Diana, Princess of Wales, and Dodi Fayed were unlawfully killed by the reckless driving of their chauffeur, Henri Paul, and the paparazzi who chased them, jurors in the inquest into their deaths decided today.
The verdict, by a nine-to-two majority, brings to a close a six-month inquest that has heard from more than 240 witnesses and is expected to have cost more than £10m.
The verdict implicates the paparazzi and Paul much more so than previous investigations.
Dodi’s father Mohamed Al Fayed, who has been insistent that Diana and his son were murdered and used the inquest to air his many conspiracy theories, said he was “disappointed” by the outcome.
The Harrods owner looked anxious and impassive as the verdict was delivered but then left for consultation with his entourage with what one journalist described as “a face of thunder”.
When he emerged from the consultation room flanked by bodyguards he said: “The most important thing is it is murder.”
The jury, who deliberated for more than three and a half days, had to deliver the same verdict on both Diana and Dodi. They were told they had to be “satisfied beyond all reasonable doubt” that the deaths were caused by gross negligence.
Diana’s sons William and Harry thanked the jury for the “thorough way in which they have considered the evidence”.
“We agree with their verdicts, and are both hugely grateful to each and every one of them for the forbearance they have shown in accepting such significant disruption to their lives over the past six months.”
William and Harry also thanked the coroner, Lord Justice Scott Baker, and and said that they were particularly grateful to former bodyguard Trevor Rees “and to others who came forward to give evidence – in many cases reawakening their painful and personal memories.”
“Finally, the two of us would like to express our most profound gratitude to all those who fought so desperately to save our mother’s life on that tragic night.”
The coroner set a very high threshold for returning an unlawful killing verdict on the deaths, saying it would be equivalent to a finding of manslaughter. It is one of the most serious verdicts they could have delivered.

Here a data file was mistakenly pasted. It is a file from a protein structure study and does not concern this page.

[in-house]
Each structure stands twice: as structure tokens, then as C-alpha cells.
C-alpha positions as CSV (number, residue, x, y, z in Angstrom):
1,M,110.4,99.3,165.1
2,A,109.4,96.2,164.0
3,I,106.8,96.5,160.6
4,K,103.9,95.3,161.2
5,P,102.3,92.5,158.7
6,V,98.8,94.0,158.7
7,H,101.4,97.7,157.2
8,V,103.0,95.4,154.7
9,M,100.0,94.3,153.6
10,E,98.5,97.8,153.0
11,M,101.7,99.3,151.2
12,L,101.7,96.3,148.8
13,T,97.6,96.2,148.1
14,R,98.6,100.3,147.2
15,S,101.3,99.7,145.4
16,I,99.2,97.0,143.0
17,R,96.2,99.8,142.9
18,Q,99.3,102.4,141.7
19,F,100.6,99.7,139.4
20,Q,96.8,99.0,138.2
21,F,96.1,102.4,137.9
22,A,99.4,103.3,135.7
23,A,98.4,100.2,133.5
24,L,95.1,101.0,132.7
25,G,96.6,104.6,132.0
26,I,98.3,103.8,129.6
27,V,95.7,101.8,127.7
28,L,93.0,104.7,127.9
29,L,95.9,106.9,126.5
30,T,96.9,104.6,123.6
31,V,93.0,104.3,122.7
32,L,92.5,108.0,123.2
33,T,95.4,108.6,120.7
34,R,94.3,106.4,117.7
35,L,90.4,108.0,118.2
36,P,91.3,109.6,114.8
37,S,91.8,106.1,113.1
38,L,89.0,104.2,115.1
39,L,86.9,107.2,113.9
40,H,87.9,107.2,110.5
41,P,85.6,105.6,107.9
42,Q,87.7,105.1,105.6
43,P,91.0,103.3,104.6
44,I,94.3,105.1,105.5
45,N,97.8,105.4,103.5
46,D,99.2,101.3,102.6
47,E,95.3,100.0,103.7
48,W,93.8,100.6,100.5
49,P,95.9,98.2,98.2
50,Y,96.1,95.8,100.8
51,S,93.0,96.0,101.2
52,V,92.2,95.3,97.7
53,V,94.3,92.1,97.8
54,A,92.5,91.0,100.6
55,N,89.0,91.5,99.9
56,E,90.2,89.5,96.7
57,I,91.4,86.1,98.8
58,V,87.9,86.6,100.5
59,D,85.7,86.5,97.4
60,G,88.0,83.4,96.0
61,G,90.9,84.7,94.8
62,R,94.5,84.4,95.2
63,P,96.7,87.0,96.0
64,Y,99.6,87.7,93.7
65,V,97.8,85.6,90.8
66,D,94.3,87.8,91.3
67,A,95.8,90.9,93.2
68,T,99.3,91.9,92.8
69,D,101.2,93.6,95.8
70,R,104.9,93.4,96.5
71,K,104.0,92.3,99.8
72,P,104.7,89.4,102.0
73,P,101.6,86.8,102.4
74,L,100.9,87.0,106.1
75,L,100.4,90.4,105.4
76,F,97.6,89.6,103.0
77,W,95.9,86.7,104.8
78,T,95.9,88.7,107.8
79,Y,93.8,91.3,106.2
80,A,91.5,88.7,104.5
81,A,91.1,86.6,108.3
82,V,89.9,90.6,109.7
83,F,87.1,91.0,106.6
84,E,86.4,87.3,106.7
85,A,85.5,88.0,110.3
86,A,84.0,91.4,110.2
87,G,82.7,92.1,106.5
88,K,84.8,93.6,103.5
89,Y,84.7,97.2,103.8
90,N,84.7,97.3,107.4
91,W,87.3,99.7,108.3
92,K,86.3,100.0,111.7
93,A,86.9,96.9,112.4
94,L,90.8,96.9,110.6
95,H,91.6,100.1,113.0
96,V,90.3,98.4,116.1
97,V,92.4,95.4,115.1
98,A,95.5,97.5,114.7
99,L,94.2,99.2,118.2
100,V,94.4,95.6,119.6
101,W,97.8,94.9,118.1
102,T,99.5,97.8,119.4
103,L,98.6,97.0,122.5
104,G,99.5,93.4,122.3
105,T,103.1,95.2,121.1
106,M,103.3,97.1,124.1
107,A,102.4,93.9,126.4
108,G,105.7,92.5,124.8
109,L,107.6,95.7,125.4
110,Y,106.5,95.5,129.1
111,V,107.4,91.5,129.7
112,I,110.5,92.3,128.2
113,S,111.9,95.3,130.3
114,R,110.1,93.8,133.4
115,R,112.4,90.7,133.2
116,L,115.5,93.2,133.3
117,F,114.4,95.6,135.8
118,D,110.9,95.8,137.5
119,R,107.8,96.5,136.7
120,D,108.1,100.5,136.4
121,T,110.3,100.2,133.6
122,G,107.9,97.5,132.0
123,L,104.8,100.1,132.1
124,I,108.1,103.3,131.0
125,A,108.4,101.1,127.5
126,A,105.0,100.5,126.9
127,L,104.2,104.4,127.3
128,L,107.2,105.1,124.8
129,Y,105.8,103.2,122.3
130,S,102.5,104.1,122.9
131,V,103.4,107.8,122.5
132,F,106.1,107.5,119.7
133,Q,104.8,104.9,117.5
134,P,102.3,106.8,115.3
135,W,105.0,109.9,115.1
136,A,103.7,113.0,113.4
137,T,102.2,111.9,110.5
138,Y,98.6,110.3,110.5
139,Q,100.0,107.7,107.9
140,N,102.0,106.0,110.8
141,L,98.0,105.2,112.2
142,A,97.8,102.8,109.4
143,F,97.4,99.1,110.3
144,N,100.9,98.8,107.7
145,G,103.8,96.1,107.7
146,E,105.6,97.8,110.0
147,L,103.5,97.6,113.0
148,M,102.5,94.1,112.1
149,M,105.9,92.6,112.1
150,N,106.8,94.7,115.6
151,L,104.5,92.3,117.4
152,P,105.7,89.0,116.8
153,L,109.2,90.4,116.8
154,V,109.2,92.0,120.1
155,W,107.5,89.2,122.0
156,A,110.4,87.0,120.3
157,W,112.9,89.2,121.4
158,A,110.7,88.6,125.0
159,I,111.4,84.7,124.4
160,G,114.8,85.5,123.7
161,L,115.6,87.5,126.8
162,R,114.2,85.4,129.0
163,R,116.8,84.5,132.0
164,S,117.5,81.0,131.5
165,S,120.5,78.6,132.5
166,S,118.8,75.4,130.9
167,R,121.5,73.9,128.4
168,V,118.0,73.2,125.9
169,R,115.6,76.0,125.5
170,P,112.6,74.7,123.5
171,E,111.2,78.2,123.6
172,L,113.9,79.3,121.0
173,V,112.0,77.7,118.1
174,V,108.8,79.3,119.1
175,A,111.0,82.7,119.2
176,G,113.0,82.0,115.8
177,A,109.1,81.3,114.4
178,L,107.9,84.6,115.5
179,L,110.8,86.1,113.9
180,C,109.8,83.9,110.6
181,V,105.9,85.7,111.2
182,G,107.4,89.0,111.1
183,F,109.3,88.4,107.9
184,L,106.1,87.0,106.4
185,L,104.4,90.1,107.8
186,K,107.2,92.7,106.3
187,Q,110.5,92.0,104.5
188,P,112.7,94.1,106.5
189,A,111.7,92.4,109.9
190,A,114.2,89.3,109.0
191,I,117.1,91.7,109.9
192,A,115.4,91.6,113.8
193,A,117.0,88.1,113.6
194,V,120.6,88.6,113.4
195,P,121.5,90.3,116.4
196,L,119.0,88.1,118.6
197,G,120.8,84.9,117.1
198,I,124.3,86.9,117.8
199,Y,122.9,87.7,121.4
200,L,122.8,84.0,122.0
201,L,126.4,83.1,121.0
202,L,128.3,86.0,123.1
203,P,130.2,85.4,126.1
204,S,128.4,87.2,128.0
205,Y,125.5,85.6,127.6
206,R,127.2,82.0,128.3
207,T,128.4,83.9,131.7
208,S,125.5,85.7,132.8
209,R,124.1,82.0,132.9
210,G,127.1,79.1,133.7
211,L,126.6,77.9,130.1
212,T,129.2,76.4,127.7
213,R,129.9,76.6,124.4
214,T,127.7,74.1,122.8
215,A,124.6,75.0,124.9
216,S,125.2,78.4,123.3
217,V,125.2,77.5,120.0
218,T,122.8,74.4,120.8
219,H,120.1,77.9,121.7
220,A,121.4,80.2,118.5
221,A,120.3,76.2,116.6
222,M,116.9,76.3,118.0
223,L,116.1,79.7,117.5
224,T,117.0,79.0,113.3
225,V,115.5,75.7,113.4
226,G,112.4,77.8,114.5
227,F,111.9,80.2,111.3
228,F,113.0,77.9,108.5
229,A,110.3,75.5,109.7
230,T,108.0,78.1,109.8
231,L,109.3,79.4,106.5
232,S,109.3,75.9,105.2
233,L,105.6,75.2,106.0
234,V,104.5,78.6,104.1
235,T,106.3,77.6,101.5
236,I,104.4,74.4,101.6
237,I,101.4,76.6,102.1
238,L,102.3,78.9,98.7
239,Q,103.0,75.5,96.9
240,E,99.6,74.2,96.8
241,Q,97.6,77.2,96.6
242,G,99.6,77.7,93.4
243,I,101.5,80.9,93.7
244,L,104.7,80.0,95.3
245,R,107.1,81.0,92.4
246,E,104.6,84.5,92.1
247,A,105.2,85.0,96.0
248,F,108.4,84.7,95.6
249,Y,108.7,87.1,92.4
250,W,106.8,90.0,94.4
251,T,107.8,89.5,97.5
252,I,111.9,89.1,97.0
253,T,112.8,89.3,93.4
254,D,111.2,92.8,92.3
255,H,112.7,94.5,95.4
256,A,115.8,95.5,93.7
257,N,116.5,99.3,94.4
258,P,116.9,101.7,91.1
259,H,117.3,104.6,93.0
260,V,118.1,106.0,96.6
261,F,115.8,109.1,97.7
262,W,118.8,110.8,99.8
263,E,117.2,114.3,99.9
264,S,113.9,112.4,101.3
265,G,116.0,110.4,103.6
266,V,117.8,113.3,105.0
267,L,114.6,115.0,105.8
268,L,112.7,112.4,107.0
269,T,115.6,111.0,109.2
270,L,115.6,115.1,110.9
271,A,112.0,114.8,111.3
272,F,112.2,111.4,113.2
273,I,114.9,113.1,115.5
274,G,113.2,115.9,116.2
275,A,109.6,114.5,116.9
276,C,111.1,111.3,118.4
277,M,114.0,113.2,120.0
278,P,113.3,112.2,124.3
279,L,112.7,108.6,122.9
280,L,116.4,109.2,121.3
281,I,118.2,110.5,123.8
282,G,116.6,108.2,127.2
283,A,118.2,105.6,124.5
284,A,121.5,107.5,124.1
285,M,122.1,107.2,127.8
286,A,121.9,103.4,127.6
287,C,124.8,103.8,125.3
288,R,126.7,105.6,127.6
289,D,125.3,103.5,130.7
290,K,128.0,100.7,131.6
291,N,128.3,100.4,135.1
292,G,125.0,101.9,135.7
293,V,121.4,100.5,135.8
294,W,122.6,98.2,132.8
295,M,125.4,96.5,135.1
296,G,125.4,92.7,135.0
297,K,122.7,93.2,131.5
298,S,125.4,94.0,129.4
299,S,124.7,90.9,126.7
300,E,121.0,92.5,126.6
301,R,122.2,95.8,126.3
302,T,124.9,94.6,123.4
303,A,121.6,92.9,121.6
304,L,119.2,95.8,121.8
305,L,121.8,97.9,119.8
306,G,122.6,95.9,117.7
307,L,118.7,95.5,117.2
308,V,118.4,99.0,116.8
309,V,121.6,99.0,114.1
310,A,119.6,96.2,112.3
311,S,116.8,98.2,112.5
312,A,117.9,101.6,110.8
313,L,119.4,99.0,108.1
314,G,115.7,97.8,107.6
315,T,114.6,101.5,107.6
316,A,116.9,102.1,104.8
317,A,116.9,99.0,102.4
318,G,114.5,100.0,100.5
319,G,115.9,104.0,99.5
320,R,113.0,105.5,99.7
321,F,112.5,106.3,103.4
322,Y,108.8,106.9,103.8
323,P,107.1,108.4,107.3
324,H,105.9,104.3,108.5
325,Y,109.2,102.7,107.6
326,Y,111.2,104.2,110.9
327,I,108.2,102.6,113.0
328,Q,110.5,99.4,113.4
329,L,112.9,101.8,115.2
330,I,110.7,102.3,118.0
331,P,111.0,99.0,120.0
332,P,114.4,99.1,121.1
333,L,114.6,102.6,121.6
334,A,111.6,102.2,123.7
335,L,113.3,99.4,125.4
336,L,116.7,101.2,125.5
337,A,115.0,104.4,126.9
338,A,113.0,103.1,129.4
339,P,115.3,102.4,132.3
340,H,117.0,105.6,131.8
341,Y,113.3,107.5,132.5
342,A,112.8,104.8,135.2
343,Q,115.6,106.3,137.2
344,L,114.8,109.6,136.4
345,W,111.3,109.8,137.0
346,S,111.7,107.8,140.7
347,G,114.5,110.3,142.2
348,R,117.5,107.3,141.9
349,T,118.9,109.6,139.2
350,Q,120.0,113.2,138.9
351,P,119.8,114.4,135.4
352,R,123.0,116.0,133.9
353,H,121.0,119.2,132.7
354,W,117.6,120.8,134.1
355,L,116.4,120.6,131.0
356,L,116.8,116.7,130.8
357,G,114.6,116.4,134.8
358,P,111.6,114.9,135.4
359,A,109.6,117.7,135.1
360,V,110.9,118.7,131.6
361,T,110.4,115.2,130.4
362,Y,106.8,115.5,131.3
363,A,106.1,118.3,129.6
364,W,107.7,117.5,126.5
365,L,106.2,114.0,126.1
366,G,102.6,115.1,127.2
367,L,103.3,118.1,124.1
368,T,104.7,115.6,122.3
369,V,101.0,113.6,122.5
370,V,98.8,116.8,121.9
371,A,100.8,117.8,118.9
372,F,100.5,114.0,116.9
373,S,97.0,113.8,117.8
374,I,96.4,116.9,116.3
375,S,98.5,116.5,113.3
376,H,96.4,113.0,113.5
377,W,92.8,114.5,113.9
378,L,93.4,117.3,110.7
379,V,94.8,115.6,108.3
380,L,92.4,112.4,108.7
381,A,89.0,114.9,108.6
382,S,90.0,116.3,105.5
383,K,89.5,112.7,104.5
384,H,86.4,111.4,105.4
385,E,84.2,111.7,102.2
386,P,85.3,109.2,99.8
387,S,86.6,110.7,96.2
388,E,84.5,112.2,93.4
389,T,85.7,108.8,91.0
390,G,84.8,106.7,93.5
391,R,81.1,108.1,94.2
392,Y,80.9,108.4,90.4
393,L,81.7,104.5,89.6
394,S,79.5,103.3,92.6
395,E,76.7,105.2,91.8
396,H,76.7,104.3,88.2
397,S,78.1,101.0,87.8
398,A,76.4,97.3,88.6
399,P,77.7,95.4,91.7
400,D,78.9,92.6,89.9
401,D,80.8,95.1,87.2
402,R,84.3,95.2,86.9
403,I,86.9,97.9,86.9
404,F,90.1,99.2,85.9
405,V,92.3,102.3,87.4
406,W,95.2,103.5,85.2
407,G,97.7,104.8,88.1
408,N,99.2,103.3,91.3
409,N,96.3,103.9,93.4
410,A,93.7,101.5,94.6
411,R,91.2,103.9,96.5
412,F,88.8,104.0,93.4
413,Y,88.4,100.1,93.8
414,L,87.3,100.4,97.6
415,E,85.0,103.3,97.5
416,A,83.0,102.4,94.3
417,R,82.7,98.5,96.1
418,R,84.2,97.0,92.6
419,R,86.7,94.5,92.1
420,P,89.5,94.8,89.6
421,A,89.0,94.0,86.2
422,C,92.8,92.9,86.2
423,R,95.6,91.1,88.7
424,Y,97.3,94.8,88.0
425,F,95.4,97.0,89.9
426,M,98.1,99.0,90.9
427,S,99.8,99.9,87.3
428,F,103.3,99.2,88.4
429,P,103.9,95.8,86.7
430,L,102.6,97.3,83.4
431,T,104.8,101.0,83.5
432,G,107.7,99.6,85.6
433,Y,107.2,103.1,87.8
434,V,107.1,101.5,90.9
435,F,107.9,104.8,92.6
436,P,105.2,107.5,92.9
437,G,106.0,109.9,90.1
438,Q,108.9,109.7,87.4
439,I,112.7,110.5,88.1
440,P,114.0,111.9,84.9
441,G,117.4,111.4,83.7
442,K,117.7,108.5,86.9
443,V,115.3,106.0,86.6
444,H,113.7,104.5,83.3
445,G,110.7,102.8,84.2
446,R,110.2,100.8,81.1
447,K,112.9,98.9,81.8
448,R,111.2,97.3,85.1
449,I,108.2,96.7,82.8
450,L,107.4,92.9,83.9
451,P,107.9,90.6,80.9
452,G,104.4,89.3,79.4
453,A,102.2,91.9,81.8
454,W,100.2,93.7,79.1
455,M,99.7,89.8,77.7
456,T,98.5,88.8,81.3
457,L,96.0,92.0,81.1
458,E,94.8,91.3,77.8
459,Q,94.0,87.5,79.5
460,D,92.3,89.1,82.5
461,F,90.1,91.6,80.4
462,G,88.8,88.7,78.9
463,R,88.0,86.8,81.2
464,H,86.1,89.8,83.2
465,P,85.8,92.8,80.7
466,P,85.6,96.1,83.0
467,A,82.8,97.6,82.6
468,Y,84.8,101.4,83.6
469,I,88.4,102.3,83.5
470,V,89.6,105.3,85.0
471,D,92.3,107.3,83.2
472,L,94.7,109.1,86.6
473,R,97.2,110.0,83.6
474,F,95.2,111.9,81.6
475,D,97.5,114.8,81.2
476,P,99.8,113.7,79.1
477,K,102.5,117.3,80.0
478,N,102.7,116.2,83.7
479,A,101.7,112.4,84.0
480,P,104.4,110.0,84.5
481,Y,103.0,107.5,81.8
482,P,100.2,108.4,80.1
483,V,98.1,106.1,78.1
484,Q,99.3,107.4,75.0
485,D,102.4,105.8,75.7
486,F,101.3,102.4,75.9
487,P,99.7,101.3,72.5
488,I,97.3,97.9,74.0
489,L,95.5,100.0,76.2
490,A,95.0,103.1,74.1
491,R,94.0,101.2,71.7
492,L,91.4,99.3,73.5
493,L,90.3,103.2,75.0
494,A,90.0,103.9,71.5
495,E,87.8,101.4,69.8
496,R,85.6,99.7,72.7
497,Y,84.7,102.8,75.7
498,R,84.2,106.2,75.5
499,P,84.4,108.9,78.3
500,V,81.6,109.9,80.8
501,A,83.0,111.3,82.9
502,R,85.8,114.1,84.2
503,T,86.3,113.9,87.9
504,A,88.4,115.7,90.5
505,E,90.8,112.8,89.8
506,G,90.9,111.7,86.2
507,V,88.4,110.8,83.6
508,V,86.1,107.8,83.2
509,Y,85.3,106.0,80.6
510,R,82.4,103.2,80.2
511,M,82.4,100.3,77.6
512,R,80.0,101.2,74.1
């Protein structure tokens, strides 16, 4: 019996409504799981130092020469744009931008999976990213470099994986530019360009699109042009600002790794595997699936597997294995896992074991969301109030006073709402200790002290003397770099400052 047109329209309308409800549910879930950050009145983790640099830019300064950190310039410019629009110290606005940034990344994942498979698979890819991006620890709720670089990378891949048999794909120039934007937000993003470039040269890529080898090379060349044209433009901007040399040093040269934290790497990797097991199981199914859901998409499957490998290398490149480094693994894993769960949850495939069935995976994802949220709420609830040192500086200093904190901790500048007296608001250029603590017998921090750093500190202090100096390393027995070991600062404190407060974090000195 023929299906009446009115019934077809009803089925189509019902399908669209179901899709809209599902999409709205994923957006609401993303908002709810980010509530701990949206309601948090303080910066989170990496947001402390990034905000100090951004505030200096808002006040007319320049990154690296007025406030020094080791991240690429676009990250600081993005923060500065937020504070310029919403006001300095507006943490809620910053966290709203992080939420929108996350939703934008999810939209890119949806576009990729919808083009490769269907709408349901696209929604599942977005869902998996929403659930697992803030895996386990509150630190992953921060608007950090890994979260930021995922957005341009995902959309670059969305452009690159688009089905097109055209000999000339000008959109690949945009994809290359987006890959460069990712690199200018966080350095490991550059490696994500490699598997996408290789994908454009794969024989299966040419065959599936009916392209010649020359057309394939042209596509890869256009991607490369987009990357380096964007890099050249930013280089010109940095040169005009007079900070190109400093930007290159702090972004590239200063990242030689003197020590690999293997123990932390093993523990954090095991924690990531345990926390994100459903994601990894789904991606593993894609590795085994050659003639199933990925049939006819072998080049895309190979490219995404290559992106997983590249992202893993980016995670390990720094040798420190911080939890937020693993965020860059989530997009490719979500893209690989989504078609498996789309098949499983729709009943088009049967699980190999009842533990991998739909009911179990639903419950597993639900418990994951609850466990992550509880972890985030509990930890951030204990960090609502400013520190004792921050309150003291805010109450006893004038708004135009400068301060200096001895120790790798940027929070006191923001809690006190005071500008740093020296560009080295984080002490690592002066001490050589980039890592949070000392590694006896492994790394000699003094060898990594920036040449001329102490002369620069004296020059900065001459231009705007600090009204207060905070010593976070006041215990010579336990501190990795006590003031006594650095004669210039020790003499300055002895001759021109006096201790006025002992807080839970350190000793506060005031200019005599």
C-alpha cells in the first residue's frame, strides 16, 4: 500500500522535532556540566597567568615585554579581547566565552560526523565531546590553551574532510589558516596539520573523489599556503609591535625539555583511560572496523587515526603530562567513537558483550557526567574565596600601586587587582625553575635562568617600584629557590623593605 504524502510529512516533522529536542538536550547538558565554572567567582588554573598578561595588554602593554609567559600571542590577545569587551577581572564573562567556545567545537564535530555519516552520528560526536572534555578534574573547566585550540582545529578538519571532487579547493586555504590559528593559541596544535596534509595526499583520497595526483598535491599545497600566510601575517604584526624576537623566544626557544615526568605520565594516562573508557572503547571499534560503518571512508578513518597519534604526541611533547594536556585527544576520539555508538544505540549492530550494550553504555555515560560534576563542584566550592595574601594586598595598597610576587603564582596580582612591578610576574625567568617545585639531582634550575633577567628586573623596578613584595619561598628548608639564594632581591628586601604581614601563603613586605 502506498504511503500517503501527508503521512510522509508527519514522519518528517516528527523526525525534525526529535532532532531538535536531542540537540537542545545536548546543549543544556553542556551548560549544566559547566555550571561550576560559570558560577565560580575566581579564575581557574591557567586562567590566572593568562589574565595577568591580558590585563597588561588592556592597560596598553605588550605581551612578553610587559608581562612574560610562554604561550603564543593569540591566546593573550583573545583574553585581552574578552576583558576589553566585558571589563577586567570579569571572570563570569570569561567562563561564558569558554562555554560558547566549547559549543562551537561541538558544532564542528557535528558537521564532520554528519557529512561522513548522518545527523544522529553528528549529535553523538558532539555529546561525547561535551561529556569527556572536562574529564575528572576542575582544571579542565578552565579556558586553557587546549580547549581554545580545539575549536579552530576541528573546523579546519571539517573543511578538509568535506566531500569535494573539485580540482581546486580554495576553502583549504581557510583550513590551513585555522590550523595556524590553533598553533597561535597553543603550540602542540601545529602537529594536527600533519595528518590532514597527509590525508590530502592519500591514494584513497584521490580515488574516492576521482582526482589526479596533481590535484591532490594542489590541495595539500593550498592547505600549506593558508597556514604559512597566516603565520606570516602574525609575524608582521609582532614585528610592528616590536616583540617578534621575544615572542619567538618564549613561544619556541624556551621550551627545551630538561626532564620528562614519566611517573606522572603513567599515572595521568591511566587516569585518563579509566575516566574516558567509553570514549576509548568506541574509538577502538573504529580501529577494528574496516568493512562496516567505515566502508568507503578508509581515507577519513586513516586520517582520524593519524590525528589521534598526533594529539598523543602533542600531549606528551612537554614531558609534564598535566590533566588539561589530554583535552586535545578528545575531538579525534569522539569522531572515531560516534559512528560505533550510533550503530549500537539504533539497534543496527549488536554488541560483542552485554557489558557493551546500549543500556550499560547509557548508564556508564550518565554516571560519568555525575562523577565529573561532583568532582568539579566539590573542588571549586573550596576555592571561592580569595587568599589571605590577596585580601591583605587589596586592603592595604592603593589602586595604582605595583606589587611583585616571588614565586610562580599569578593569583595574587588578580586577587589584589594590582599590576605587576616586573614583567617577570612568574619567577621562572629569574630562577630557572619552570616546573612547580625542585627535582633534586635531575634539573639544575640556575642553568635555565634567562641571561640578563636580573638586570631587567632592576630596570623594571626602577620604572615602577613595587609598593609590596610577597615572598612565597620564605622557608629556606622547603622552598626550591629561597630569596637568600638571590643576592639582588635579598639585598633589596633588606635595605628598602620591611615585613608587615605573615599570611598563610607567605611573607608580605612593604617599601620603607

Although a verdict of unlawful killing could trigger a criminal prosecution, British courts to not have the jurisdiction to try events in France and the coroner was not able to compel French paparazzi photographers to appear before the inquest. An earlier French investigation of the crash cleared the paparazzi photographers of responsibilty for the deaths.
Fayed thanked the jury for their time.
He insisted that the hearings were not a waste of time or taxpayers’ money and said the inquest “established many new relevant facts withheld from the public.”
“I am disappointed,” he said in a statement. “It comes a blow to many people around the world who have supported my struggle.”
He added that the French investigation and outcome of the Metropolitan police inquiry were wrong and that the inquest had proven that.
“The jury found new unidentified vehicles following the Mercedes,” he said. “Who they are and what they were doing in Paris that night we will never know.”
Meanwhile, Lord Stevens, the former Metropolitan police commissioner who produced a report in 2006 after a three-year investigation said he hoped everybody took the verdict as “closure to this particular tragedy” and that Diana and Dodi could now rest in peace.
“There has been an unprecedented amount of evidence given and gathered,” Stevens said. “There have also been a number of allegations which have been unfortunate, particularly to the people who had a job to do and those who gave evidence.”
He reminded reporters that Fayed stated during the inquest that he would accept whatever verdict the jury, which he fought to have, delivered.
Along with verdicts, the jurors had to decide on narrative factors they believed contributed to the deaths. They unanimously agreed that the fact the couple were not wearing seatbelts was a determining factor, as well as the way in which the Mercedes crashed into a pillar in the Alma tunnel.